• Accessibility: Being accessible means more than merely providing a mobile experience. Clients expect full functionality of a service provider on any device at any time. This can’t be achieved with just making a mobile friendly experience. It must also incorporate all characteristics of minimal data entry, elegance and simplicity to be successful.

Gamification: Implementing gamification has the power to enhance customer engagement, broaden awareness of new products and services, create stickiness, and influence behaviors.

It also allows you to reach new customers and gather more data about clients without breaching the “trust” threshold.

  • Setting and tracking goals: In its simplest of forms, the ability to set and track goals is a form of gamification. It lets the client set and track a milestone for achievement. It’s critical to make the goals realistic and show their progress in real-time. 
  • Rewarding success: Rewarding behavior is a foundational element of persuasive technology, which is used in the most successful social platforms. Rewards can come in many forms, from financial or points, to unlocking features or badges denoting success. 
  • Comparing against others: Incorporating this type of gamification can take many forms, from pure competition with others (i.e. Peloton sessions) to benchmarking your performance against others (i.e. Nest energy savings) to comparing your use of products or services to others like you (i.e. those with kids are likely saving for college using a 529 plan). Comparisons do not need to be publicly competitive, but can be inwardly focused to drive behavior and engagement.

Education: Personalized, engaging, immersive, and entertaining.

Access to the right education at the right time is the key to success for any platform. Creating stickiness and connecting with consumers is more than just offering facts and data.

  • Personalized and contextual: Generic articles that attempt to speak to everyone connect with no one. Leverage what you know about your clients — their goals, portfolios or financial behavior — and you’ll be able to create personalized and contextual education that speaks to their specific situations. It communicates that you know your client and care about their unique situations.
  • Engaging and immersive: Launching a web page with static content or sending a message with a PDF are neither engaging nor immersive. Clients expect their content to be interactive, allowing them to explore and immerse themselves to discover more insights.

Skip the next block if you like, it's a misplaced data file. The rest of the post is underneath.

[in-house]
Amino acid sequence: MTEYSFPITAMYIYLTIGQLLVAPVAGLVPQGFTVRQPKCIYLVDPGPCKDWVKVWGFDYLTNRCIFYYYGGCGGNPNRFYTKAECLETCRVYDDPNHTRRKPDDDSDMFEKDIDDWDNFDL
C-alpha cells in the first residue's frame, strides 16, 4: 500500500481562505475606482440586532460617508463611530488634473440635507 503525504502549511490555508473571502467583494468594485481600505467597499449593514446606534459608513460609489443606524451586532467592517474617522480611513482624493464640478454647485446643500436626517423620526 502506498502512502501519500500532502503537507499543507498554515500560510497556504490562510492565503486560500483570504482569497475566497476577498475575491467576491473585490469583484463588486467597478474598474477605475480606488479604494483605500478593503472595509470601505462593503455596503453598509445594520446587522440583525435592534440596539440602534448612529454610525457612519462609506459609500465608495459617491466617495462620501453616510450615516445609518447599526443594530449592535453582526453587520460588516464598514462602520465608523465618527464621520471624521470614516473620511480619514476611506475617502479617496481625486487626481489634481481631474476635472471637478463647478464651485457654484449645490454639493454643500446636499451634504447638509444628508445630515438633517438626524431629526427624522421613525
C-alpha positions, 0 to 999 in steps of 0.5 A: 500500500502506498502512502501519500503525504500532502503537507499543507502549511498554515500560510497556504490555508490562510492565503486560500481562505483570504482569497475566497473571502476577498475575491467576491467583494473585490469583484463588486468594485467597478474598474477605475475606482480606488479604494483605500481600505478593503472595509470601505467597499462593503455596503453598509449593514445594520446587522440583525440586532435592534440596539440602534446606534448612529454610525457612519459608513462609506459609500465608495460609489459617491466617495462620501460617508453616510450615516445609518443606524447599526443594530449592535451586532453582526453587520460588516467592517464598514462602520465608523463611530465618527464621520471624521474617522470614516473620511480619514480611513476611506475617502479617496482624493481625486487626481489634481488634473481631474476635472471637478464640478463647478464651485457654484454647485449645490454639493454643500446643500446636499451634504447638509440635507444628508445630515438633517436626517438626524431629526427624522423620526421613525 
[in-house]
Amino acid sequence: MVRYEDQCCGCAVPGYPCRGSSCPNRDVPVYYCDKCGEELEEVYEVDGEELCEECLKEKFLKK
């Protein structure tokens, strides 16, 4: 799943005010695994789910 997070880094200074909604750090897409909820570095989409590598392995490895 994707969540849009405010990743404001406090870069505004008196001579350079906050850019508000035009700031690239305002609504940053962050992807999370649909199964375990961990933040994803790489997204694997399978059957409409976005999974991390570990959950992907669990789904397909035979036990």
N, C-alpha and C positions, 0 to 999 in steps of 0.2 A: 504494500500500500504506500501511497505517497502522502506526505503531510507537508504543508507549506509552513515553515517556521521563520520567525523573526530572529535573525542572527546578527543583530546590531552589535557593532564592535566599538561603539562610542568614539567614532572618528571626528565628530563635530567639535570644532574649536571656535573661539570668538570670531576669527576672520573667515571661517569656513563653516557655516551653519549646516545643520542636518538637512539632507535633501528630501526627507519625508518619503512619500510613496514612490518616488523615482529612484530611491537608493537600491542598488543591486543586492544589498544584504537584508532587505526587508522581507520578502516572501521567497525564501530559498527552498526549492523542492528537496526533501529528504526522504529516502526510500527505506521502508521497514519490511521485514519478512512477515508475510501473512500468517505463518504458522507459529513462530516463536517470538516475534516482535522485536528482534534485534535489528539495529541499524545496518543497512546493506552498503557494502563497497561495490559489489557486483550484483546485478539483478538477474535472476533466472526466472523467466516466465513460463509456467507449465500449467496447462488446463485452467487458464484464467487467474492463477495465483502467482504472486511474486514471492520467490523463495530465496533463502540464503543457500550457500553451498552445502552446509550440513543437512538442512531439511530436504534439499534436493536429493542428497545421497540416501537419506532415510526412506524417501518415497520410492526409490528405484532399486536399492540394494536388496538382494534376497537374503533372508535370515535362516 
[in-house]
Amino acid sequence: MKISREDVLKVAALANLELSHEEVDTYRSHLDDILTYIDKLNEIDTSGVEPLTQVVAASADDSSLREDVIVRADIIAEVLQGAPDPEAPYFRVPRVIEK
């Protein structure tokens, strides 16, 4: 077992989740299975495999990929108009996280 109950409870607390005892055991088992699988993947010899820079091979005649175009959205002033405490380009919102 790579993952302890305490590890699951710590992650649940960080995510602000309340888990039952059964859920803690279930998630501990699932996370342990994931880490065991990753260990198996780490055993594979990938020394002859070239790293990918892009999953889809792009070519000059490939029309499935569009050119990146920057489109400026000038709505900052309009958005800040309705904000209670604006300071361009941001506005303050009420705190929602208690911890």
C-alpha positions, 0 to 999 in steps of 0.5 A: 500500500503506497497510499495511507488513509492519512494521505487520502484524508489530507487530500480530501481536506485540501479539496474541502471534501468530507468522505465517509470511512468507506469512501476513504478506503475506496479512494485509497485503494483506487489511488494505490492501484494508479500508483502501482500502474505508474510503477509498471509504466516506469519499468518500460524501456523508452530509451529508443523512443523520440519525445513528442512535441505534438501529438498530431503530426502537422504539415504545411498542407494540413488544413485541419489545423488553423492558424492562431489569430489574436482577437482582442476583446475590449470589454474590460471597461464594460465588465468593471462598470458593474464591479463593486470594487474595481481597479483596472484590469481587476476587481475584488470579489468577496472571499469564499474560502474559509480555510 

• Entertaining: Education doesn’t have to be boring. In reality, clients love education that’s dynamic, energetic and even entertaining. Personalize education to your client’s situation and their unique styles of learning, leveraging vignettes, stories, appropriate music and humor that connects and engages.

Social: Clients want to do more than post pictures or "like" a friend’s posts.

They also expect interaction and sharing from their social experience. Give them opportunities to interact with others who share their interests. It creates a sense of community, a forum for education and a chance to bring shared value. 

  • Exclusive: A social community creates a sense of exclusivity and importance. An invite-only approach can create demand and interest in your products and services. Some firms approach this through a referral-only model, while others base it on specific entry criteria. 
  • Connecting: Create a sense of belonging with a social community that lets members share events, interesting articles, collaborate, and engage. This moves the relationship beyond products and services to connection and meaningful engagement.
  • Educational: Curated social communities can create unique forums for democratized education. Members can share insights, experiences, and perspectives with others, elevating the conversation. The key is to ensure the content is curated and moderated.
  • Inspiring: Sharing stories, success and accomplishments in a social setting can inspire others into action. Inspirational stories can be a powerful tool to get others to think about saving, paying down debt, investing, or giving back to the community.